Can Kellyanne Conway Get Donald Trump To Stop Alienating Women?
Short answer: No.
But it’s not just Trump who is on message in the battle to win back women voters — it’s Conway herself.
A highly visible television presence already, she projects calm in a campaign marked by bluster and brash comments so far off the cuff as to be in the armpit. In a campaign that has earned its keep through television, Conway’s presence on nearly every political program of late seems as much a strategy as Trump’s softening rhetoric on the stump. Paul Manafort, in his pinstripes and power ties, was an Old Spice television presence, not doing much to complicate the perception that the Trump team was filled with anything other than middle-aged men.
This is not to say that Conway is without her barbs. “You think you would know who Hillary Clinton is if she wasn’t married to Bill Clinton?” she said in a recently released clip from an upcoming documentary. She told the same documentary crew that many live polls were miscalculating Trump support because of stigma. “It’s become socially desirable, especially if you’re a college-educated person in the U.S., to say that you’re against Donald Trump,” she said. That claim is dubious at best.
But Conway often mentions that she is a mother to “four young children” as she works through her television talking points. Conway says she doesn’t like personal insults. She seems at times like a one-woman chorus chanting “one of us, one of us” at college-educated and married women who might just be tuning in. “Big fan of yours,” Megyn Kelly told Conway at the end of an interview with her earlier this week.
“It’s tough to be a woman in politics on either side of the aisle,” Celinda Lake, Conway’s co-author, told me. “She’s very smart about how she negotiates that.” Lake, who said Conway is “very smart about power and access,” will undoubtedly be a force trying to shape Trump behind the scenes, but that her utility as a public-facing campaign entity is undeniable.
“Unlike the Breitbart guy, she’s not going to cause you any trouble,” Lake said, a reference to Bannon.
The only question lingering around Conway is a simple one, Lake said.
“Will Donald Trump really listen to her?”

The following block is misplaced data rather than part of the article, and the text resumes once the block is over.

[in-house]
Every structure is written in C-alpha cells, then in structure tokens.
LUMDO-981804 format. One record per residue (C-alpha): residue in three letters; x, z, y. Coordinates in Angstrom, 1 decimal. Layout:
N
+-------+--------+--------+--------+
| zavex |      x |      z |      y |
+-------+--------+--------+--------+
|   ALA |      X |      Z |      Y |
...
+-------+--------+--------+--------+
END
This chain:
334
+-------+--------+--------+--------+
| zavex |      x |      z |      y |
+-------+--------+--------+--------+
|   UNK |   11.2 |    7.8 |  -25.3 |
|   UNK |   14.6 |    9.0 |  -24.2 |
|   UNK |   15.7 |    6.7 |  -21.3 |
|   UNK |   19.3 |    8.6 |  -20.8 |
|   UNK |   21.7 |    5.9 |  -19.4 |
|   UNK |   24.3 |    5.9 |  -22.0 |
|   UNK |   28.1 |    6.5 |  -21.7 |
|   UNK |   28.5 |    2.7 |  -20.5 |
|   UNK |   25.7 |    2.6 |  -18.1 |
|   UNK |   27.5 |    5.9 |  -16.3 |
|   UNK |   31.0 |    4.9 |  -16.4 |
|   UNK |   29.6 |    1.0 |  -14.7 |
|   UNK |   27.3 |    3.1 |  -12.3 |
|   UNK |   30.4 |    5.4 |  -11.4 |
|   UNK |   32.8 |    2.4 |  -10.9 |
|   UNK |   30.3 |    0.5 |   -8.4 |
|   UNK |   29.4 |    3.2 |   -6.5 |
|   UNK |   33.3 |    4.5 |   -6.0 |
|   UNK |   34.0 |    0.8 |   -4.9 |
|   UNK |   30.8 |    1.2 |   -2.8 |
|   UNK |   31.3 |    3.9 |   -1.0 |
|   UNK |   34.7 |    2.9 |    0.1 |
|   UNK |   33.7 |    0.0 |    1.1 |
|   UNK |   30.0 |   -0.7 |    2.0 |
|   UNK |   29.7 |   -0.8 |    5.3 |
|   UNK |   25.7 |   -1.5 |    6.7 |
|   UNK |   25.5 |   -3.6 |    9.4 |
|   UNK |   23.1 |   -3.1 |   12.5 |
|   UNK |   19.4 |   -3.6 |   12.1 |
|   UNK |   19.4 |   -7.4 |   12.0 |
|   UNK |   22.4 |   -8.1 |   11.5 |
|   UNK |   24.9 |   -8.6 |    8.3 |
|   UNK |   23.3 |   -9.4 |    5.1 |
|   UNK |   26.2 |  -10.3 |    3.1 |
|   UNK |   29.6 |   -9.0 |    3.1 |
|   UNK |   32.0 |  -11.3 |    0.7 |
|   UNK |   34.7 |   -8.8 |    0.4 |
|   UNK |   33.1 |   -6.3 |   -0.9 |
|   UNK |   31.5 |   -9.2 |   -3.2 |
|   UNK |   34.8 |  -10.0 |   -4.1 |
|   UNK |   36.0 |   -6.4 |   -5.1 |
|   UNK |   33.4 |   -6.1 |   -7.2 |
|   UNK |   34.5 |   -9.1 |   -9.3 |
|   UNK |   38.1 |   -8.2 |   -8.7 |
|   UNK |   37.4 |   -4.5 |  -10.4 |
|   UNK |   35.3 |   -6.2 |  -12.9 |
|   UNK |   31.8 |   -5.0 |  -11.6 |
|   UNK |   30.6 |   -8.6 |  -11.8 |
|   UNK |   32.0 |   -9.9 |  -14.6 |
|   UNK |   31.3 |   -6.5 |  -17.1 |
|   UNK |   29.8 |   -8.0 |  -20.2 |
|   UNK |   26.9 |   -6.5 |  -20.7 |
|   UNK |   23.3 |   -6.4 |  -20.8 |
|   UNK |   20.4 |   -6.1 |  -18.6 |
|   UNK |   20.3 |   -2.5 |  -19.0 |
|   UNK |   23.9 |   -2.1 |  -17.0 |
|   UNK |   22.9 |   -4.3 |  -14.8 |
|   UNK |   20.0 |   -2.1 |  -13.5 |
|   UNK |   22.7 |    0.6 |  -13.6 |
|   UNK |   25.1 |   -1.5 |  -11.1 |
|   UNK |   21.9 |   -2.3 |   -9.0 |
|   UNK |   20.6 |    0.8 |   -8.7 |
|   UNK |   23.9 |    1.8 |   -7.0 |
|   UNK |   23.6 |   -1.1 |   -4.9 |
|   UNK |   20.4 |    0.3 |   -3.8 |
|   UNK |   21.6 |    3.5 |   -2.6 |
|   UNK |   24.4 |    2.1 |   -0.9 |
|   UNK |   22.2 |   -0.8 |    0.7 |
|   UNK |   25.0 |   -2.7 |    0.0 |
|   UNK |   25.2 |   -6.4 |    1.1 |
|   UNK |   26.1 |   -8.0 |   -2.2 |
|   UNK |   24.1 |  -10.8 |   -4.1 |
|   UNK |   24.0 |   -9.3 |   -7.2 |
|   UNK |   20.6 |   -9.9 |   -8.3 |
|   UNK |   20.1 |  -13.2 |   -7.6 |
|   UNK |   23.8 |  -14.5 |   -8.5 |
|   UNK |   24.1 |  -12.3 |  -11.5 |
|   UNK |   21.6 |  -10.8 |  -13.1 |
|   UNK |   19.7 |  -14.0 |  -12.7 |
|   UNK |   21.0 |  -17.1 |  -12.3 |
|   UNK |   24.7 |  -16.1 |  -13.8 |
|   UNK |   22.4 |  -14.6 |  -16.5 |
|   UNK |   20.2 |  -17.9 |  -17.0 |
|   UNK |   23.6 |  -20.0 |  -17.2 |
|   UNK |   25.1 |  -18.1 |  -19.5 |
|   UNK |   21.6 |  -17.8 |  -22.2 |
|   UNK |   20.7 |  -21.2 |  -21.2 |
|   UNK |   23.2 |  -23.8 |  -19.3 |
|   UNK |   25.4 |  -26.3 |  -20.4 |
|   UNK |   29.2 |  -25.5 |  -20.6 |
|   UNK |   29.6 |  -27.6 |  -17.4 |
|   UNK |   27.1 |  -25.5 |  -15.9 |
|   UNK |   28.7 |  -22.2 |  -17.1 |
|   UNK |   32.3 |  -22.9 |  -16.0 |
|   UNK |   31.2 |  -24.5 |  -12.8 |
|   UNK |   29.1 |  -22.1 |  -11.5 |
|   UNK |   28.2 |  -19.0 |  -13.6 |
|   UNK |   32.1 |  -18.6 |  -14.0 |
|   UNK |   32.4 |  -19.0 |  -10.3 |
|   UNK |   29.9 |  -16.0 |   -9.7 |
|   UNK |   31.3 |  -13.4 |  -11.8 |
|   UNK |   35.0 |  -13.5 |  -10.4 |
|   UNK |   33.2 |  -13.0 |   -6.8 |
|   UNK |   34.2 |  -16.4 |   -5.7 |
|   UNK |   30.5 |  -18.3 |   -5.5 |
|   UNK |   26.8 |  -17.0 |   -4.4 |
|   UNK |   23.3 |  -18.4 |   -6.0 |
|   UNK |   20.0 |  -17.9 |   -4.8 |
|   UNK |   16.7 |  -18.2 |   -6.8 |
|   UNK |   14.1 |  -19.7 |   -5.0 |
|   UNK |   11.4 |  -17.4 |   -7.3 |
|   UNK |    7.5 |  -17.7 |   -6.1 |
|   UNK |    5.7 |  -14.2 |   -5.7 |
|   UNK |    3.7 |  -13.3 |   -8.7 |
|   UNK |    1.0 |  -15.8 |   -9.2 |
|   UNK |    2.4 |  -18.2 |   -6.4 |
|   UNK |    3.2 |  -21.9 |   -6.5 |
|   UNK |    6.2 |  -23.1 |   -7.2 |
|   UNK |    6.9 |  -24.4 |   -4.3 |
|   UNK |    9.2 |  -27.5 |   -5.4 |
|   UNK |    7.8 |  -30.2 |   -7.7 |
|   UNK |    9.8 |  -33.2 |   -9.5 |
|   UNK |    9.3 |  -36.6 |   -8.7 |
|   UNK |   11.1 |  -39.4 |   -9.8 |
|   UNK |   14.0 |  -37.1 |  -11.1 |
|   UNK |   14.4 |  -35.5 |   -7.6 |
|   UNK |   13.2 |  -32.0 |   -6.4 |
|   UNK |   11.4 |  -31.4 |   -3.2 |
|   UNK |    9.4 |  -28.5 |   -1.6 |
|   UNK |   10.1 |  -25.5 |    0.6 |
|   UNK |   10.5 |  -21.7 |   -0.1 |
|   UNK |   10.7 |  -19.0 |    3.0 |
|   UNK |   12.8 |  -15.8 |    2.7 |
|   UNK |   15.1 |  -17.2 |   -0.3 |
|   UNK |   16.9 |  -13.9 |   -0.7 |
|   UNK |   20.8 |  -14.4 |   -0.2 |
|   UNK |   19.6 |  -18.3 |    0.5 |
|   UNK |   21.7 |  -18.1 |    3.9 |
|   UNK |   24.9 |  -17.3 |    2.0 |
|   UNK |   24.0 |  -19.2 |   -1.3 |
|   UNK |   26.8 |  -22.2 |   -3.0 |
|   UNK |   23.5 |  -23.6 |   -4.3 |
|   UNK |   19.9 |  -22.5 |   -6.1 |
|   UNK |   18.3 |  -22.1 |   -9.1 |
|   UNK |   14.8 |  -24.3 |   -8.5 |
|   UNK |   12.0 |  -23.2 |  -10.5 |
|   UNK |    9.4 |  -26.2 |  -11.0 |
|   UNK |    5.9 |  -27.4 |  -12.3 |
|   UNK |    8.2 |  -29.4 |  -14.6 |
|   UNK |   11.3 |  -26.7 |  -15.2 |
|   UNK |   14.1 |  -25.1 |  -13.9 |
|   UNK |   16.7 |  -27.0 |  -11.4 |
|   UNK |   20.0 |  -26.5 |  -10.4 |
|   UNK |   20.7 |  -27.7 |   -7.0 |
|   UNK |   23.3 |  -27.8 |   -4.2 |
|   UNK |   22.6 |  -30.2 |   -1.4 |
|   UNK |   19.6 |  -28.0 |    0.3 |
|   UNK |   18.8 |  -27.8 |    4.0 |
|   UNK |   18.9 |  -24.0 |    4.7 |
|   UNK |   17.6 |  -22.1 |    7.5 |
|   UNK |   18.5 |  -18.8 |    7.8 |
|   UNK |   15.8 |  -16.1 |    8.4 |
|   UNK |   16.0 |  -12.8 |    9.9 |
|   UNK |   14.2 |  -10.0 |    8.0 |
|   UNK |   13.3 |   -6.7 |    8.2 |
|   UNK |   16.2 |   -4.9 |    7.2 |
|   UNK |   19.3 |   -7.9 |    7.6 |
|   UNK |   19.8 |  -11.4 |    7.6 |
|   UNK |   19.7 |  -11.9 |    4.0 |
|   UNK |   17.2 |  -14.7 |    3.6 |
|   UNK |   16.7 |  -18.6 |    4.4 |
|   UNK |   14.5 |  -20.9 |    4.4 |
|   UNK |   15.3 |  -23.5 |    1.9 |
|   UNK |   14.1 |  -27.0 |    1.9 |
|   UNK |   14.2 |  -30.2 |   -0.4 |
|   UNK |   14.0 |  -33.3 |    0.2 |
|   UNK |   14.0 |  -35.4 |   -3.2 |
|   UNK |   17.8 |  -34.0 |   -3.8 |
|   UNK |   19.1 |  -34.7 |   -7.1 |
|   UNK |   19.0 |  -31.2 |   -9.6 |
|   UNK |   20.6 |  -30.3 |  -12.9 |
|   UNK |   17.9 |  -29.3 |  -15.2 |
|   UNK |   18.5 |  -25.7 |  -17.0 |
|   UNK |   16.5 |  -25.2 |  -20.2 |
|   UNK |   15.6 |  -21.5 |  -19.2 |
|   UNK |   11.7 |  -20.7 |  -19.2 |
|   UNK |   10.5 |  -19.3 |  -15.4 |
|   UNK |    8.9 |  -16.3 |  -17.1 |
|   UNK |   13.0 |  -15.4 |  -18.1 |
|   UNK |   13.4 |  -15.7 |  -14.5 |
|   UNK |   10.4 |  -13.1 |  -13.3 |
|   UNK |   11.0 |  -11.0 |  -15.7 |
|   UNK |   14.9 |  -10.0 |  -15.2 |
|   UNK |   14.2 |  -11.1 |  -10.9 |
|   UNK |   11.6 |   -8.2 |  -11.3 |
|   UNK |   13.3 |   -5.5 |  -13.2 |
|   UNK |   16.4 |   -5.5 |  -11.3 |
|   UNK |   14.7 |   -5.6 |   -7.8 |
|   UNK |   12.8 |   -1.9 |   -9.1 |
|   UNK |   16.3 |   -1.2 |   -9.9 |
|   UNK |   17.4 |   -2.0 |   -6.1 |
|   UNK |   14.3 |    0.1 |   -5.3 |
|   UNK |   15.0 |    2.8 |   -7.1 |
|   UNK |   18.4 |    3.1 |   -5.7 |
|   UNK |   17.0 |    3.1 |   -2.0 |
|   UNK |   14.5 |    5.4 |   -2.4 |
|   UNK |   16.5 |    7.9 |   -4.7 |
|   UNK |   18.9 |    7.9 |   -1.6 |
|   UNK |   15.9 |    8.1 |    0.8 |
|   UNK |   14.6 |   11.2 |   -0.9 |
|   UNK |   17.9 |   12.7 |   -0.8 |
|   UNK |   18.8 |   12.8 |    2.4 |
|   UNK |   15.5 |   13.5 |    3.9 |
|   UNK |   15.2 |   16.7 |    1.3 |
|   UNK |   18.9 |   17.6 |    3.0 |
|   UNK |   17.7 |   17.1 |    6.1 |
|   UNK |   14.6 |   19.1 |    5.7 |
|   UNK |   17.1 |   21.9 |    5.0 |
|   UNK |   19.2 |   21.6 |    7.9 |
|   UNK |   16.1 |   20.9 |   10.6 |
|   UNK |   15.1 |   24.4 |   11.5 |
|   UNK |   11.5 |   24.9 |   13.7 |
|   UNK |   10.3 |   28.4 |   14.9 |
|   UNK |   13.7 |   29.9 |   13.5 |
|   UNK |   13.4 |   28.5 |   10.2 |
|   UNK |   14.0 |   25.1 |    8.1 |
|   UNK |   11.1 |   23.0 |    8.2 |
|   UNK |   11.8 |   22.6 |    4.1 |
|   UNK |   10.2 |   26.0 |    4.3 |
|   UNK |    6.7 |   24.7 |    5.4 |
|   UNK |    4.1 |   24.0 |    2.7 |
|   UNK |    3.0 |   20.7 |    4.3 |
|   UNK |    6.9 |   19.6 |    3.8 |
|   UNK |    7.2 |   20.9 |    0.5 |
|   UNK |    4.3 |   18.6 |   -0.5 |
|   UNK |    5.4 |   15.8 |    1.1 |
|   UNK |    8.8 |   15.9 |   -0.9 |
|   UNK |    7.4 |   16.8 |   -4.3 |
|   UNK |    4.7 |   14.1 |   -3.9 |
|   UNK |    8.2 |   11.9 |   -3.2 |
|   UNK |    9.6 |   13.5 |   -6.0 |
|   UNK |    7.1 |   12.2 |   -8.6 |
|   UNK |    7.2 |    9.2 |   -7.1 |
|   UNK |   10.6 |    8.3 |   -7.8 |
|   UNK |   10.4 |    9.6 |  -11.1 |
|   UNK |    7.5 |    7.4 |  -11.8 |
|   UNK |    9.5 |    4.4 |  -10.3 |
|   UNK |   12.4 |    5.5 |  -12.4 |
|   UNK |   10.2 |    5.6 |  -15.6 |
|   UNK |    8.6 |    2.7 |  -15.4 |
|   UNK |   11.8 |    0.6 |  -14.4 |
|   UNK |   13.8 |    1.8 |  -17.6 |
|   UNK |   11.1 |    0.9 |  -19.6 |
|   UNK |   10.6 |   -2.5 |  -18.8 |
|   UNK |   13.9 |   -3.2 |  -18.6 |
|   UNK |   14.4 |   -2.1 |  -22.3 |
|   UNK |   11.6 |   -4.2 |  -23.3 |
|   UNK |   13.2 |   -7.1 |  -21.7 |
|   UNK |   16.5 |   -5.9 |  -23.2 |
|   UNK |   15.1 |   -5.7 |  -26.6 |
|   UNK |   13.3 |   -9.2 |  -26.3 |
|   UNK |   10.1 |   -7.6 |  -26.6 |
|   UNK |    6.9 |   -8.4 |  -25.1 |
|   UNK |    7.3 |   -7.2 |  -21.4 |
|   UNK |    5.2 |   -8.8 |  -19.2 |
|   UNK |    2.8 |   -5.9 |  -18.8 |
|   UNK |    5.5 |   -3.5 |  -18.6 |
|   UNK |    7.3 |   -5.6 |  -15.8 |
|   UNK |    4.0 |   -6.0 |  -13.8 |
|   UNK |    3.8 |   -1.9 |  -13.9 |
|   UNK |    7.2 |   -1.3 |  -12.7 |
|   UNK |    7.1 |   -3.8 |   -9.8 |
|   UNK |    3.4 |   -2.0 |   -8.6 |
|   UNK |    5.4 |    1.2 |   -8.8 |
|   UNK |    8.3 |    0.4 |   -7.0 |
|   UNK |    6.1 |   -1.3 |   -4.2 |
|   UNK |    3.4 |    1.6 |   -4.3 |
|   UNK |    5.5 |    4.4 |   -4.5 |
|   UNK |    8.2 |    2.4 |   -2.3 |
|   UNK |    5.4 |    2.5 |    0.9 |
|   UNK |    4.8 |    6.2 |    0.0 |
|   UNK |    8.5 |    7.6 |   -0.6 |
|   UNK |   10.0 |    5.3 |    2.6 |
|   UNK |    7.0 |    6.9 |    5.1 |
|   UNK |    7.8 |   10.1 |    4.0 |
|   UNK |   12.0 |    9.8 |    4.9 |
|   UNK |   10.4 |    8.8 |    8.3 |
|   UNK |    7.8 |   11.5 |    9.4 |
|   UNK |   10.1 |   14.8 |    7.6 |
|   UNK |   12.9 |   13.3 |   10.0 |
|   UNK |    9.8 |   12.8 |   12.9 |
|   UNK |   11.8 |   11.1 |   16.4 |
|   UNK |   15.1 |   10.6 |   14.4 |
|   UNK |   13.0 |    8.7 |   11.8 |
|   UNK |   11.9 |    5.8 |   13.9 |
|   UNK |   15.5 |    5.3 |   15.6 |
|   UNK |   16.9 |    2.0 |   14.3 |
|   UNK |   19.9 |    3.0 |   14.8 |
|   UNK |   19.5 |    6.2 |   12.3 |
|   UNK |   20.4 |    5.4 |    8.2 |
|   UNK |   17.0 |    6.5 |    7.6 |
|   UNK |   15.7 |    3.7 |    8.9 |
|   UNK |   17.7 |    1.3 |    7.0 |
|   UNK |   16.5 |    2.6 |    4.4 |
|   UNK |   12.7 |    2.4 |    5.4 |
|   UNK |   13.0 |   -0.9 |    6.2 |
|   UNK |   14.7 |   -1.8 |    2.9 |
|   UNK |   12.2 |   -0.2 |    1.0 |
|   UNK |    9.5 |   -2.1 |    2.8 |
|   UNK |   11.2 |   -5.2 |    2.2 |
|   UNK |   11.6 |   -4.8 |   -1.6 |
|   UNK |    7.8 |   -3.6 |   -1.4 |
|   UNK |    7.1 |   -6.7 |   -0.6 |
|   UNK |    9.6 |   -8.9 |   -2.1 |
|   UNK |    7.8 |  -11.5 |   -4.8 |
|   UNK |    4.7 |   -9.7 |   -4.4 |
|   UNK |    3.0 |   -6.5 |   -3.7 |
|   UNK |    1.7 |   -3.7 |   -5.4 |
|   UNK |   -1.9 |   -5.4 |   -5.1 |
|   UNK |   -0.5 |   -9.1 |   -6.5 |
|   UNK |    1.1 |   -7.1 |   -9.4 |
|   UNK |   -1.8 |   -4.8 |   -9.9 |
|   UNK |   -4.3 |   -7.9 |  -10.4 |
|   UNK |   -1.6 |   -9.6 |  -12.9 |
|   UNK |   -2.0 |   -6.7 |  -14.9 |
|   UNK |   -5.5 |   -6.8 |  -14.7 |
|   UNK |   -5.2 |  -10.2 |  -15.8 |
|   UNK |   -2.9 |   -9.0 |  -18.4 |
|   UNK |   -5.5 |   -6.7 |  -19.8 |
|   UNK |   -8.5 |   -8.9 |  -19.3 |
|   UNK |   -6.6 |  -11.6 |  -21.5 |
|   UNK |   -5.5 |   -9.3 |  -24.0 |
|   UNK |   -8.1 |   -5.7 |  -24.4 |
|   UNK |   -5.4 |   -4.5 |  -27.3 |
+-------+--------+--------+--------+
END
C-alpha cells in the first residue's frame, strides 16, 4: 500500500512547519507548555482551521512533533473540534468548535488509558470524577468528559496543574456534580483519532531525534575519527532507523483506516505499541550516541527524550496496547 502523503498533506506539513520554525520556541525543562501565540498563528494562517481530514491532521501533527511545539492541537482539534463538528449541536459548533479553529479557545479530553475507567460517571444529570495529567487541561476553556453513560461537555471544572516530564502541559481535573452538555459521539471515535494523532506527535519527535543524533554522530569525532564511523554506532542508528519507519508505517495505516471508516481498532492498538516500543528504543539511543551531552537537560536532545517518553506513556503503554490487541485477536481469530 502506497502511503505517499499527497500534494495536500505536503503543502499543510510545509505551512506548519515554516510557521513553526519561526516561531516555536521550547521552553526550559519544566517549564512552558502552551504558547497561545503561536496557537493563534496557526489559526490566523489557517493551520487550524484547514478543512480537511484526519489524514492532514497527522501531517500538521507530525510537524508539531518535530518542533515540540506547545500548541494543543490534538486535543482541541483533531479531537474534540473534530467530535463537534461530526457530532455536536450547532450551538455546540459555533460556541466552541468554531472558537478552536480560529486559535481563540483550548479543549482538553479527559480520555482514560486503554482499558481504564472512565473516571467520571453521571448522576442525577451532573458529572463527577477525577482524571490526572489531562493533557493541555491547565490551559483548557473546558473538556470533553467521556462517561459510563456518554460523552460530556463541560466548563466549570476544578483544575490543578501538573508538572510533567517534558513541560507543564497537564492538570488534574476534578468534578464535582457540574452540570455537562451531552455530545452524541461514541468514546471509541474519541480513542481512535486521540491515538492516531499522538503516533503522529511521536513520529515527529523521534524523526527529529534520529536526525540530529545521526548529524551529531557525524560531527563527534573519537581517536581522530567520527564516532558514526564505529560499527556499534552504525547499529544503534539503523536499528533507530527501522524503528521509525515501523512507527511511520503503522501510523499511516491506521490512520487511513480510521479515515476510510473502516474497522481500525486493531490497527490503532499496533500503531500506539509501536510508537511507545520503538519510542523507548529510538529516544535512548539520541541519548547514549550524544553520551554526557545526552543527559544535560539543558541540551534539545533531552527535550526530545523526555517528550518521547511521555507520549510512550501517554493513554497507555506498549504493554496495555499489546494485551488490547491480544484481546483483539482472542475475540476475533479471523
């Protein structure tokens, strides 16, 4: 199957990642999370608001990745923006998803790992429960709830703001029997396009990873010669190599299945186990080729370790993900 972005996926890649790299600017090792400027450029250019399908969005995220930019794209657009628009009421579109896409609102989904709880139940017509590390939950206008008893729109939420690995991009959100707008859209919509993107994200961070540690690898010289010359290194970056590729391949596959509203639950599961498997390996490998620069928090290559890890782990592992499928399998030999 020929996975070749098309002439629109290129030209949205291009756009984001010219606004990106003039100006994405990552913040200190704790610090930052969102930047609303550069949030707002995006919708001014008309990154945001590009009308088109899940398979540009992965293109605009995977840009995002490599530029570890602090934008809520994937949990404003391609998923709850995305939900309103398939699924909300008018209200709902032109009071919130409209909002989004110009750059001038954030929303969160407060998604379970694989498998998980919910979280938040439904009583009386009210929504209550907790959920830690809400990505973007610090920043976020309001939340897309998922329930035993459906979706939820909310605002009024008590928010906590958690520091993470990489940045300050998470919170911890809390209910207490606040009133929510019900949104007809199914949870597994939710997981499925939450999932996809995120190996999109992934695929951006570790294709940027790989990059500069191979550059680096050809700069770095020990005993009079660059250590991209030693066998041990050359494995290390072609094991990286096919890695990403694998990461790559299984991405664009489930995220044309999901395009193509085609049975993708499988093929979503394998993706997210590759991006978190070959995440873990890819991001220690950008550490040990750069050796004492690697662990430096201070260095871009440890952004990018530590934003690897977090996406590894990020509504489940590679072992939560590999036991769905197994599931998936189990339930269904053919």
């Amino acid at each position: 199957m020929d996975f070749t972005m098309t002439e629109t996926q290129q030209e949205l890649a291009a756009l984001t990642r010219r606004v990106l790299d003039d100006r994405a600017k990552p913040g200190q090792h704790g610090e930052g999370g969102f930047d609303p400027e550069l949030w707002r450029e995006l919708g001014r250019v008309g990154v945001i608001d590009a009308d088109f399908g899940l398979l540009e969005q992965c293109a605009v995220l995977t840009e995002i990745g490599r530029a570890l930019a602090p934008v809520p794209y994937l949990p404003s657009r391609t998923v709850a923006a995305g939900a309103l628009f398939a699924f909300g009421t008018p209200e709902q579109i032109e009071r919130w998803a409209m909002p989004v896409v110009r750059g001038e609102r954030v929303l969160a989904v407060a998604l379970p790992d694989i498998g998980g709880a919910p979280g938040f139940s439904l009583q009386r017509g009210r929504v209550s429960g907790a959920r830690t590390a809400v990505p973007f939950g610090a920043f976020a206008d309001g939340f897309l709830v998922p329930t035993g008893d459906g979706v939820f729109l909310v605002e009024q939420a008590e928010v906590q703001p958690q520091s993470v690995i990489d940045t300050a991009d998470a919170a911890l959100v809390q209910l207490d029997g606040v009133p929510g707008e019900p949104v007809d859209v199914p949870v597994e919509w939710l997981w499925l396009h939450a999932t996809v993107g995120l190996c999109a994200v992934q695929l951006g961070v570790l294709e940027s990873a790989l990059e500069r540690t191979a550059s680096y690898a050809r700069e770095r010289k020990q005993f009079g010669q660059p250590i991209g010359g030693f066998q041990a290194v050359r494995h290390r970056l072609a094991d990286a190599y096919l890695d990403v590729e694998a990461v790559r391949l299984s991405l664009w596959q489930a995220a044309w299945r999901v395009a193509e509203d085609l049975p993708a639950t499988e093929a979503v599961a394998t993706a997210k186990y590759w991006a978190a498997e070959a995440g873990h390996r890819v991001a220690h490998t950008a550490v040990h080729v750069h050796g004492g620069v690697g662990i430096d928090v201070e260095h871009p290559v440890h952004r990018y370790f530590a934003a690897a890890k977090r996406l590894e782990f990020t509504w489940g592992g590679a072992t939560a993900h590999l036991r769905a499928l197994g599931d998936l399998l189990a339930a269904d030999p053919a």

“If someone shows you who they really are, believe them.”
-- Maya Angelou
Donald Trump has spent years showing us who he really is, and you think he's going to change now?
No. That would explain today's brutal Quinnipiac Universrity poll now showing Clinton up nationally by double digits.
In the battle of the unloved presidential candidates, Democrat Hillary Clinton tops the magical 50 percent mark among American likely voters, leading Republican Donald Trump 51 - 41 percent, according to a Quinnipiac University National poll released today.
When third party candidates are added to the mix, Clinton gets 45 percent with Trump at 38 percent, Libertarian Party candidate Gary Johnson at 10 percent and Green Party candidate Jill Stein at 4 percent, the independent Quinnipiac (KWIN-uh-pe-ack) University Poll finds. This survey of likely voters can not be compared with results of earlier surveys of registered voters.
Women and non-white voters propel Clinton in the head-to-head matchup. Women back her 60 - 36 percent. Men back Trump 48 - 42 percent. White voters back Trump 52 - 41 percent. Non-white voters back Clinton 77 - 15 percent.
Also in that same poll, 90% of likely voters say they have made up their mind who they will vote for, so odds are extremely good that any changes Conway will bring to the Trump campaign are far too little and far too late.
"We are starting to hear the faint rumblings of a Hillary Clinton landslide as her 10-point lead is further proof that Donald Trump is in a downward spiral as the clock ticks," said Tim Malloy, assistant director of the Quinnipiac University Poll.
"Trump's missteps, stumbles and gaffes seem to outweigh Clinton's shaky trust status and perceived shady dealings. Wow, is there any light at the end of this dark and depressing chapter in American politics?"
Tick. Tick. Boom.